At our school, we really push students to get comfortable and familiar with the idea of annotating academic text that they’re reading. That’s just one of several reasons why we don’t use standard textbooks much in our English classes, and instead use copied units from Pebble Creek Labs, the Write Institute, or ones developed by local universities. And we always have a lot of post-it notes on hand for when we aren’t using consumables. We encourage students to read text with a pen or highlighter in their hands.
This is why I’m really big on web apps that let you annotate webpages (see Best Applications For Annotating Websites).
This kind of annotation habit is a reminder and strategy for students to interact more meaningfully with the text, and makes follow-up work so much easier (unit projects, studying for tests, etc.). It’s a habit that they’ll find useful for years to come.
Annotation “prompts” include using the typical reading strategies (ask a question, make a connection, visualize by drawing a picture and writing what it is, summarizing, predicting, and agreeing/disagreeing) and highlighting a specifically limited number of words (to help students develop the discipline of not highlighting tons of them). For highlighting, I usually give a certain number of words in a paragraph (three to five) that are either the most important point, or new information, writing they like, descriptive phrases, etc.
Out of curiosity, I asked students in my mainstream ninth grade English class to write a sentence or two during their weekly reflection explaining why they annotate text. I was interested in seeing if they “got it” or if some would say they did it just because it was assigned to do.
Of course, in this kind of situation, students might also respond in the way they believe the teacher wants them to, but I was pleased to see most of their answers. Here are a few examples:
“I don’t know but I think that we do it to improve ourselves around reading and writing.” (Kudos to this student for using the sentence frame displayed prominently on the classroom wall with a “I Don’t Know” crossed out and replaced with “I Don’t Know, But I Think That…”
“I think we spend so much time highlighting so we could be more good readers and understand the text.”
“To understand it better.”
“So we can get used to it and better at using the reading strategies.”
“Maybe because it helps us identify the main points and helps us understand what it’s about.”
“So we remember the lesson for the future.”
Do you encourage annotating text in the classroom? How?
I can’t remember a time when I didn’t circle and underline and write margin notes, it’s an important part of how I read. If I can’t write, I don’t feel as if I’m reading as deeply. I think it’s party because the notes augment my working memory, partly because it helps make review of past points easier, and partly because writing helps me think differently about the topic. For me this grew into writing my own notebook about the text in parallel with reading the text, while using the annotations to link to the notebook.
Annotation is so central to the way I read that I was skeptical at first of electronic books because of their limited ability to handle this way of reading.
In my public school experience at first this obviously caused problems because they don’t want you writing in texts that are shared and you can’t always get a copy of your own. One of my favorite things about college was that the books were mine to deflower with learning. It’s hard to imagine having to be taught to do this, it seems so natural to me. An unmarked book for me is an unread book.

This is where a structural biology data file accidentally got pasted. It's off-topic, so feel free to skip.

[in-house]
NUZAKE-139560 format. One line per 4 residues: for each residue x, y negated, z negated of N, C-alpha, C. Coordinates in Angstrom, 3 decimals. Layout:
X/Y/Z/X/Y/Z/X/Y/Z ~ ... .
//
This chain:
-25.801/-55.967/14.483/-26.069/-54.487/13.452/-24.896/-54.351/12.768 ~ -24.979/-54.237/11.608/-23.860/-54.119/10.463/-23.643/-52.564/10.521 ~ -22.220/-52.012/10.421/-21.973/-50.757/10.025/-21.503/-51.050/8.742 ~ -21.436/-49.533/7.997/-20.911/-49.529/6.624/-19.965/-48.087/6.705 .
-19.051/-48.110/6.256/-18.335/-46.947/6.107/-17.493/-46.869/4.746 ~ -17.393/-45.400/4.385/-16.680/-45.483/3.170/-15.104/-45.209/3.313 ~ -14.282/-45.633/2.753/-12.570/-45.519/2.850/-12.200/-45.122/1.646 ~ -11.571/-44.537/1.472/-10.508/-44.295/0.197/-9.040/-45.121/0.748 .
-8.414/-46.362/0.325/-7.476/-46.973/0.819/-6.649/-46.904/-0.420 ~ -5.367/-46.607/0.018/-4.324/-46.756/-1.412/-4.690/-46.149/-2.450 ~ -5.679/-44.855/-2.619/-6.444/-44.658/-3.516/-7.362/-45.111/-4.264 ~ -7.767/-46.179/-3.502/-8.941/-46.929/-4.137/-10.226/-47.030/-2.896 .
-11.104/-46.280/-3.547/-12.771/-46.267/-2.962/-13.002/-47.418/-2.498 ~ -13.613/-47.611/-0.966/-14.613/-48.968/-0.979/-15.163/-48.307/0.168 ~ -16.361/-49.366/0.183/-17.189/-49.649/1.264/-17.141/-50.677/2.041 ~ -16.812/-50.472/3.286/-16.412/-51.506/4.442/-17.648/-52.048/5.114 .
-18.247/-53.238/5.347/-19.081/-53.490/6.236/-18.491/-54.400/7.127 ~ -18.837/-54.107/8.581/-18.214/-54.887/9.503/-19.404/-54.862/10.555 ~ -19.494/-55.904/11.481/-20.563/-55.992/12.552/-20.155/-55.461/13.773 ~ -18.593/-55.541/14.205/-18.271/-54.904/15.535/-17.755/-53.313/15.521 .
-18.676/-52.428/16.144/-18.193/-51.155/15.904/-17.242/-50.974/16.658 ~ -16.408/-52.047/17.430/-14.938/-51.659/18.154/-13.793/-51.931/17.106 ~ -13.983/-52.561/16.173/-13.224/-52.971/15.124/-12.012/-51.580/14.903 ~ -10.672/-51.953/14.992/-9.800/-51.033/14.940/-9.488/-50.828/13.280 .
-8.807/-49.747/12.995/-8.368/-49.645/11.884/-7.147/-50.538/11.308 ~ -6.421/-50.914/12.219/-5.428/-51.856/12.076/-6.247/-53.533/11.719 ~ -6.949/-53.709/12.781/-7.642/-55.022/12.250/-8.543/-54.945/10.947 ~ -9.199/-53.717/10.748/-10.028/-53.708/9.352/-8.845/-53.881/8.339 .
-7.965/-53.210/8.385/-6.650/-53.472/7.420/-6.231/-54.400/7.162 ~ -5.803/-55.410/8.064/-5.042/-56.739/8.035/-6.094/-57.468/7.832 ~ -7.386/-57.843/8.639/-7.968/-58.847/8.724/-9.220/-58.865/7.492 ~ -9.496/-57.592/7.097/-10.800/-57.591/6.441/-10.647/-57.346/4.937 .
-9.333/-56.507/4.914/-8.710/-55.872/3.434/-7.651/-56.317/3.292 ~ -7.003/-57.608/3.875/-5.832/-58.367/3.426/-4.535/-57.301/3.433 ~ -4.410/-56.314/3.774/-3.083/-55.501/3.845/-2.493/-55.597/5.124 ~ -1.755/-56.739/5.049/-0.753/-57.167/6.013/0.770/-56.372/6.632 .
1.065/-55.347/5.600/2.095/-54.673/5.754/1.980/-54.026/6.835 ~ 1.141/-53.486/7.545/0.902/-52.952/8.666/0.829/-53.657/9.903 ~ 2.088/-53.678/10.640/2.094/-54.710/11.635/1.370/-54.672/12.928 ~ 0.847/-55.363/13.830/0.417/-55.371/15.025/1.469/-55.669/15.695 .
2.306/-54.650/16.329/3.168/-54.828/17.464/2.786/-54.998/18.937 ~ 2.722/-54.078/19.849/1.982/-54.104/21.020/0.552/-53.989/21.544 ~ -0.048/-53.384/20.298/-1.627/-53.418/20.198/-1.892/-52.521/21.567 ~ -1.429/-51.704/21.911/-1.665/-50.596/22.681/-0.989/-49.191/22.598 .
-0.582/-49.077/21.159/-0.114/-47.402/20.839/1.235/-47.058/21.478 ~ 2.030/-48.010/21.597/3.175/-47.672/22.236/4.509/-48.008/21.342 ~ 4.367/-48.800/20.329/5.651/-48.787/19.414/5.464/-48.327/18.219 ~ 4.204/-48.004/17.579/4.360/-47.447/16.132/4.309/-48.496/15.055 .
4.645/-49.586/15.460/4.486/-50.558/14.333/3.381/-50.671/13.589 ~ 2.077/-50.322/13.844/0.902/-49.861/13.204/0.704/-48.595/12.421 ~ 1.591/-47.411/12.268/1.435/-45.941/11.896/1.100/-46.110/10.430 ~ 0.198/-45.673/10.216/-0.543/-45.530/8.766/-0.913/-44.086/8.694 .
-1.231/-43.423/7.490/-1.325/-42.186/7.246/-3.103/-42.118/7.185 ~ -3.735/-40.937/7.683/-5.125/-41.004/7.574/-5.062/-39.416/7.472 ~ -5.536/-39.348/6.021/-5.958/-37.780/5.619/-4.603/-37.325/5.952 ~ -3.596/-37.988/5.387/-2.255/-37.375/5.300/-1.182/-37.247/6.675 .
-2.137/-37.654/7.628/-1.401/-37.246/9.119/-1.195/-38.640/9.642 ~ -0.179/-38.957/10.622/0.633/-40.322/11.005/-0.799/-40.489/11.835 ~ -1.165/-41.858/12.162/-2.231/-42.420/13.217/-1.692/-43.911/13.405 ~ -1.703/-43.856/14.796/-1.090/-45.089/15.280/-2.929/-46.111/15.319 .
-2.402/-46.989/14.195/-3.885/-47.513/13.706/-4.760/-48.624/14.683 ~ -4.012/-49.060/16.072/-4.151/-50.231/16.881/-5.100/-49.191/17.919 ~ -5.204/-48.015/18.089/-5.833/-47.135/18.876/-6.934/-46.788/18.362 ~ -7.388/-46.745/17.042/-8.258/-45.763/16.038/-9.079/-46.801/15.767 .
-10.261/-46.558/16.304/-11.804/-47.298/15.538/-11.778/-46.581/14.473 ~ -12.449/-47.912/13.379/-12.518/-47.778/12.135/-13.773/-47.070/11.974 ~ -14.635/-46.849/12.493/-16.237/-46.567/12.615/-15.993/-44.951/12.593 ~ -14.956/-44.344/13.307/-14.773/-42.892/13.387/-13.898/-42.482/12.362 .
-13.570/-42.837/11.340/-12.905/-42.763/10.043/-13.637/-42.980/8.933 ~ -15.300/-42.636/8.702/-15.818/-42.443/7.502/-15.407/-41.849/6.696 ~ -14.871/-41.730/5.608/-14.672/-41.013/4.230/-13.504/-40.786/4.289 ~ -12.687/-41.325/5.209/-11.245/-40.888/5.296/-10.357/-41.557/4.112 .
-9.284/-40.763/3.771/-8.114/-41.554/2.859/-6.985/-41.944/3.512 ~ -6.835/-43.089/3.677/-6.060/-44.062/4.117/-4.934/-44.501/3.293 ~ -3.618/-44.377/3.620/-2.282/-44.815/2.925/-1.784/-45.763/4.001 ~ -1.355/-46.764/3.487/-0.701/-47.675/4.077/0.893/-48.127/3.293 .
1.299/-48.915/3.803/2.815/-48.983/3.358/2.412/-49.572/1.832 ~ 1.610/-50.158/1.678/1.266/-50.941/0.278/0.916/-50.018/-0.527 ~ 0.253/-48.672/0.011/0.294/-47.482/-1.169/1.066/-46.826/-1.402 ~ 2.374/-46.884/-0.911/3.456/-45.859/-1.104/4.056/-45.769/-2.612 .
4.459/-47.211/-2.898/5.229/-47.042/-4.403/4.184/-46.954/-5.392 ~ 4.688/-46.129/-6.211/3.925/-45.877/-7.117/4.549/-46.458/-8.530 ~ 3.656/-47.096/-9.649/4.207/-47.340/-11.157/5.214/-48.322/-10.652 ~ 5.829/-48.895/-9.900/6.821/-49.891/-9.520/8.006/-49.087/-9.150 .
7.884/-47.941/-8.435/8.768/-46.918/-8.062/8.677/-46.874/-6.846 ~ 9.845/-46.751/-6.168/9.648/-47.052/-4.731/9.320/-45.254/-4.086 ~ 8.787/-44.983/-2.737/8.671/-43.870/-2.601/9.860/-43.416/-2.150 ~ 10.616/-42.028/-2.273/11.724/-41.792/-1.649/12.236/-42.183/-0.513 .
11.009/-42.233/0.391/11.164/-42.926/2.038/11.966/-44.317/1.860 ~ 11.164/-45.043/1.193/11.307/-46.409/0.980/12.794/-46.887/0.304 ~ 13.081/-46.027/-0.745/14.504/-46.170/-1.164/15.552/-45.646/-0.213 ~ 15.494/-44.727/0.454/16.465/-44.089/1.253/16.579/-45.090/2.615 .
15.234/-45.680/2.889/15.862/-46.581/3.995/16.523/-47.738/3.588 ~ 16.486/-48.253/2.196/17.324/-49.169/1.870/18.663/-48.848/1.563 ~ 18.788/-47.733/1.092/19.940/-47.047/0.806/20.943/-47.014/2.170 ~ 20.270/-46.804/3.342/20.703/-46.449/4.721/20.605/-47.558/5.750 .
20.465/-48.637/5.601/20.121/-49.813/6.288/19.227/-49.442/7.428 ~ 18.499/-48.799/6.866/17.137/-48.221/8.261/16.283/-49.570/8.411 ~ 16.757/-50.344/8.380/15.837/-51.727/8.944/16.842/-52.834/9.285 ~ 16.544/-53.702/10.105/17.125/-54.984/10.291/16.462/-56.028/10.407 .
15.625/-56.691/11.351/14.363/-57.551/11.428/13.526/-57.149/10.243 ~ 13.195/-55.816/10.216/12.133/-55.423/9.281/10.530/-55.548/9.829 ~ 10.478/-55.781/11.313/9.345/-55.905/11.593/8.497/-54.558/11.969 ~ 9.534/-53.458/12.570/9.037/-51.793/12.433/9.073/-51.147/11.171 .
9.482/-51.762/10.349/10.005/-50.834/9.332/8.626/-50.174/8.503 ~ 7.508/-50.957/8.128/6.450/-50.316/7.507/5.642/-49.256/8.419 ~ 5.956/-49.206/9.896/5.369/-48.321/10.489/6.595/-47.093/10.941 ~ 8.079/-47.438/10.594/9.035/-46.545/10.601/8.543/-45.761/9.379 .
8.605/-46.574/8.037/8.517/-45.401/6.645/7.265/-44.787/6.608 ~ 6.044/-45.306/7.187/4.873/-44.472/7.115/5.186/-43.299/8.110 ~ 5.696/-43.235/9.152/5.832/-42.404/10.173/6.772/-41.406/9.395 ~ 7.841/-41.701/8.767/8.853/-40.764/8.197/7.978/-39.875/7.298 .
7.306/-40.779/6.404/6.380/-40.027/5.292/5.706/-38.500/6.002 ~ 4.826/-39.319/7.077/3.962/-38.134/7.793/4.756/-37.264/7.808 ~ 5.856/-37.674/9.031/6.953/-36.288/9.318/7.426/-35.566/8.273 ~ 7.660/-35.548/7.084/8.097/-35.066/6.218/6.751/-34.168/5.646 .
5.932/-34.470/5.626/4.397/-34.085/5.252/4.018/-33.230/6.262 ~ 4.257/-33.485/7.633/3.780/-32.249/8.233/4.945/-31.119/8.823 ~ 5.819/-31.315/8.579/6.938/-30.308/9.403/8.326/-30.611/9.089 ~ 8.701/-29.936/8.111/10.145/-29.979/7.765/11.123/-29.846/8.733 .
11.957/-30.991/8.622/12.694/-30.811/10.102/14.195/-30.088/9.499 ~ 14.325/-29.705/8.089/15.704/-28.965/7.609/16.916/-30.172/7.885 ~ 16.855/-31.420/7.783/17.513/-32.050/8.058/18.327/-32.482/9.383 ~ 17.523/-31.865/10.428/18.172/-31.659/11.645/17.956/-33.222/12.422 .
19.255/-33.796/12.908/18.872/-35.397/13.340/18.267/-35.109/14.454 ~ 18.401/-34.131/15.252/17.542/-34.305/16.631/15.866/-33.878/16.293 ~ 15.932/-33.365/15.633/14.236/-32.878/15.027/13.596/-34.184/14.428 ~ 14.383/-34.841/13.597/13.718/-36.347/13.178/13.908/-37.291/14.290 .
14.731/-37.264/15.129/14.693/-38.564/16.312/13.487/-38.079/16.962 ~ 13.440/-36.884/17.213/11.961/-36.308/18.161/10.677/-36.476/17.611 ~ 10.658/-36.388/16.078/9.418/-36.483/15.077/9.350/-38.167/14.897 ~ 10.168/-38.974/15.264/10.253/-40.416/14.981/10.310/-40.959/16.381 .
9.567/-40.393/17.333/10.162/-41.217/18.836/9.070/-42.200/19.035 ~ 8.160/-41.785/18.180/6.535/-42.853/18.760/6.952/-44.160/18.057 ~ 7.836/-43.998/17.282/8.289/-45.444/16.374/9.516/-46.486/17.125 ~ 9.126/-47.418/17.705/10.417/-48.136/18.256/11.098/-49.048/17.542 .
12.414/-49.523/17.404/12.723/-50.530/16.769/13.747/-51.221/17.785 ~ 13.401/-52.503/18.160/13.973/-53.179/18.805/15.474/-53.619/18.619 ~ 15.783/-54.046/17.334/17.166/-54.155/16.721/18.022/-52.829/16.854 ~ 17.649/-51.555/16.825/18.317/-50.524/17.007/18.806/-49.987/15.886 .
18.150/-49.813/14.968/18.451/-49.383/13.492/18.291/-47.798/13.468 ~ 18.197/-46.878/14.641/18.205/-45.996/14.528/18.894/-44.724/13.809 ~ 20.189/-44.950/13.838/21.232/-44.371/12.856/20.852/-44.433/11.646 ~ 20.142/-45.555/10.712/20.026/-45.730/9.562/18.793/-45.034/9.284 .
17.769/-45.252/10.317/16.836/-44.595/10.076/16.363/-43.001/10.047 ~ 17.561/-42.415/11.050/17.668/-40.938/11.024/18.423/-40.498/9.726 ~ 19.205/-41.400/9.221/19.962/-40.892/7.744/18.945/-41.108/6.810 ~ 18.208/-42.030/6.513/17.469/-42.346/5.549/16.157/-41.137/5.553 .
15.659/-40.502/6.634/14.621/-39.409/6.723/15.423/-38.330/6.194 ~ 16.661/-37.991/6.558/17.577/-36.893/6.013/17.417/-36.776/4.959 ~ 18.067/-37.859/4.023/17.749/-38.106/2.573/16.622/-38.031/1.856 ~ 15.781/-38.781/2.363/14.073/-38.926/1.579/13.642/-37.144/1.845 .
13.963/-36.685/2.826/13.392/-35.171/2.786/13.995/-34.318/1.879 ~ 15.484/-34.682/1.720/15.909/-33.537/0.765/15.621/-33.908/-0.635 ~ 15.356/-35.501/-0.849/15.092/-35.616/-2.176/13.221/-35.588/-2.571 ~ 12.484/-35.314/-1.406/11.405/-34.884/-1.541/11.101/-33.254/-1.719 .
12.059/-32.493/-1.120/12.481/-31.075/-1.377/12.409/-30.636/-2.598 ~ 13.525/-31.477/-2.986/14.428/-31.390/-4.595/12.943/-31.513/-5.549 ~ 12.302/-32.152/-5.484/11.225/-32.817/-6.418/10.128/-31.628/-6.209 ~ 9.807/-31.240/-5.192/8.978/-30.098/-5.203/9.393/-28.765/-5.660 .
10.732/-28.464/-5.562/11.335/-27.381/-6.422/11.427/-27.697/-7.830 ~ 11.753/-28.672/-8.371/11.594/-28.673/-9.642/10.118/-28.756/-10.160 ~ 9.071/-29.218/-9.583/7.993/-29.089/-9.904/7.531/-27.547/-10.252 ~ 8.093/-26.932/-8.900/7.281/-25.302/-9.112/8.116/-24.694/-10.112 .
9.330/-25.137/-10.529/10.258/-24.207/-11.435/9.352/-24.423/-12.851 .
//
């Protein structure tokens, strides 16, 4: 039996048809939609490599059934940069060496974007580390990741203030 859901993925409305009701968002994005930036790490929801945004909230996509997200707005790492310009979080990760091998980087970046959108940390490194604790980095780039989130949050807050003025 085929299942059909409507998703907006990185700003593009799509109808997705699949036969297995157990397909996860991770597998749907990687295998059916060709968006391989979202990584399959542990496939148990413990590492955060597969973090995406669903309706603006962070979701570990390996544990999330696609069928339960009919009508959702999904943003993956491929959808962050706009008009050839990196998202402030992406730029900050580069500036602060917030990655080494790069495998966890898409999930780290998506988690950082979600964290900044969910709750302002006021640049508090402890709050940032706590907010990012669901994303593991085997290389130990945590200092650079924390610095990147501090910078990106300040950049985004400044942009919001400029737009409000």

What a fascinating idea, teaching this as a skill. Thanks for sharing this topic!
I begin every year working with students in annotating text. Like you, I think it is a very valuable tool for students to interact with their text. One of my colleagues has a handout for his students that shows an example of the process and how they can benefit. As I teach mostly freshmen, they often have a difficult time adjusting to the fact that they CAN write in their novels as most of their earlier books were returned at the end of the year.
I am very glad you posted a link to annotating websites because I have been attempting to add a WordPress plugin with no success. I have put “important” passages from texts on our class wiki and had students write and comment on them but I think having the annotations connected directly with the text is a good way to keep the thoughts together. We are reading Julius Caesar now and I would like to put some quotes/passages for students to paraphrase or comment on and this will be a good community way to do this. It will show student understanding and at the same time be a help to others in the class.
Thank you for sharing!
Yes I encourage my students to annote texts while reading but I don’t put limits to the number of words or phrases to be annoted. Your idea of putting limits is worth being given a thought. I’ll try it.
Splendid… posting this for my online ESL study group. I’ve always been an annotater and love seeing so many online annotating tools but getting students *conditioned NOT to write in books* into the habit can be an uphill struggle. I find it helps reading no end.
Now what I need for them is something showing how reading will help their speaking…
Yes annotating text makes student’s notes much more interactive and easy to learn.classmint.com provides text annotation. Students can also annotate image , text and audio on classmint and make their notes interactive. I recommend to checkout http://www.classmint.com